Urbanisation is among the human activities causing the most drastic and permanent habitat transformations (McKinney 2002). These transformations include a loss of natural resources, habitat fragmentation, changes in environmental factors such as temperature and precipitation and an increase of anthropogenic disturbances, e.g. chemical, noise and light pollution (Grimm et al. 2008; Marzluff et al. 2008; Gil and Brumm 2014). Ultimately, the ecological changes associated with urbanisation cause exceptional environmental variation (Sprau et al. 2016), which may pose a threat to biodiversity (Kappelle et al. 1999). Increases in temperature, which are typically observed in cities (“urban heat islands”), have been suggested to affect a whole suite of physiological, behavioural and ecological traits in animals, such as body growth, breeding phenology, reproductive success, predator-prey relationships and community composition (Avondet et al. 2003; Visser et al. 2006; Peach et al. 2008; Murphy et al. 2016; Brans et al. 2017; Schäfer et al. 2017).

Another characteristic of urban areas is the presence of artificial light. An increase in light intensity during the night may have fundamental ecological and evolutionary implications for animal populations, which may in time reshape entire ecosystems (Hölker et al. 2010). On an individual level, artificial lighting at night can alter behaviour, with often drastic effects on biological rhythms, activity budgets and reproduction (Kempenaers et al. 2010; Dominoni et al. 2013, 2014; Raap et al. 2015). In addition to artificial light and temperature changes, a wide range of species, from terrestrial to aquatic animals, are also affected by noise pollution (Brumm 2010; McGregor et al. 2013). Over the past decades, many studies have shown that anthropogenic noise may negatively affect animals on different systemic levels. An obvious effect of anthropogenic noise is on animal communication since noise can impair the detection of acoustic signals, which may disrupt, for instance, anti-predator or reproductive behaviours (Brumm 2013; Templeton et al. 2016). However, anthropogenic noise also has subtler, but nevertheless equally profound, impacts beyond signal masking. On a proximate level, chronic noise exposure may affect animal physiology, neural function, cellular ageing and gene expression (Kight and Swaddle 2011; Dorado-Correa et al. 2018; Kleist et al. 2018). In terms of behaviour and ecology, there is a growing body of evidence that anthropogenic noise can impair foraging, reduce reproductive success and change animal density and community structure (Barber et al. 2010).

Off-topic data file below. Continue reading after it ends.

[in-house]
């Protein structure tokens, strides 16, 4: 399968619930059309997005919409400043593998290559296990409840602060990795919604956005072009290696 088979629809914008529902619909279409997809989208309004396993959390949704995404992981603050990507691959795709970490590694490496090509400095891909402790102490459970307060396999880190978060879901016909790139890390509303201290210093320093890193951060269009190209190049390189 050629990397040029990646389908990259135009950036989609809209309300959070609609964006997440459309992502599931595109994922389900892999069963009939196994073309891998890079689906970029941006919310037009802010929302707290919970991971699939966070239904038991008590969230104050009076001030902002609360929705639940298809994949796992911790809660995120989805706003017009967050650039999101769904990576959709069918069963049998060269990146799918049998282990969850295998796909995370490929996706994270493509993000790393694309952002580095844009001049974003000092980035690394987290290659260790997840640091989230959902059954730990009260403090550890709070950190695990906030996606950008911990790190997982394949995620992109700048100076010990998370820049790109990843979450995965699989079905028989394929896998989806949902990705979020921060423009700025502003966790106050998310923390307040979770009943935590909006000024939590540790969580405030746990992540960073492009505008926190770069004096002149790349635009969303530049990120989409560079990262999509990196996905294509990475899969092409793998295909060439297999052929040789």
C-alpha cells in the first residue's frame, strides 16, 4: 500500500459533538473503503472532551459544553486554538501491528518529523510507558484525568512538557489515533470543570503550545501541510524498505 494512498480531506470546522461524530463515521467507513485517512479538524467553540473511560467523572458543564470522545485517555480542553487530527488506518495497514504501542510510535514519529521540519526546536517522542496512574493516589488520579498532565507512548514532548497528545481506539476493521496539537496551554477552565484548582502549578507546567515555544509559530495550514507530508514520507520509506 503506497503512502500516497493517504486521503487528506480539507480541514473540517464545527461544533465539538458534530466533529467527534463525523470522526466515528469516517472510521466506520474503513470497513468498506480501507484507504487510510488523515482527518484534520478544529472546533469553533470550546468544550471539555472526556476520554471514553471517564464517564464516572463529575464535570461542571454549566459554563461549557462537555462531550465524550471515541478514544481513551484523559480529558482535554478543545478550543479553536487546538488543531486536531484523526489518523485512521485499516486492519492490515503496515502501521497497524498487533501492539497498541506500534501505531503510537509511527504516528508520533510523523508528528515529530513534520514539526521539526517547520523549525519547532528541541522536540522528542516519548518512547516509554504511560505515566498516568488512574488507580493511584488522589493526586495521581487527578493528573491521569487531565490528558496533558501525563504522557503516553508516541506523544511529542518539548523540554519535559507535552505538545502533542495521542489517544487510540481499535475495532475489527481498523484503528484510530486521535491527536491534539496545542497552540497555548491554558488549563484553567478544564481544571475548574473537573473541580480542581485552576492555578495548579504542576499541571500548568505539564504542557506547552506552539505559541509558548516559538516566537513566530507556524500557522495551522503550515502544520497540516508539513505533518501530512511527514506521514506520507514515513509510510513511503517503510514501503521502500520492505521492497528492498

Behavioural responses to the urban environment are usually studied during the active period of animals; however, disruptions during the inactive period (e.g. during the night for diurnal animals) are also crucial because sleep disturbance may have severe consequences. Sleep is a widespread and important behaviour in animals (Cirelli and Tononi 2008; Siegel 2008; Rattenborg et al. 2017), and many studies have shown that sleep deprivation can result in a wide range of negative health effects (Shaw et al. 2002; Stephenson et al. 2007; Andersen et al. 2009). The impact of anthropogenic disturbances on sleep has received the most attention in humans (Lewy et al. 1980; Begemann et al. 1997; Griefahn 2002; Michaud et al. 2008), while only few studies have investigated this topic in non-human animals. Urban birds are known to advance their activity to early morning and night hours, depending on the level of ambient light and noise pollution (Fuller et al. 2007; Dominoni et al. 2014). Moreover, experimental studies, applying artificial illumination inside nest boxes or cages, show that light exposure during the night disrupts resting behaviour in birds (Raap et al. 2015; de Jong et al. 2016a; Sun et al. 2017). Similarly, artificial light from lamp posts was reported to reduce nocturnal rest in birds roosting outside nest boxes (Ouyang et al. 2017, but see Raap et al. 2017).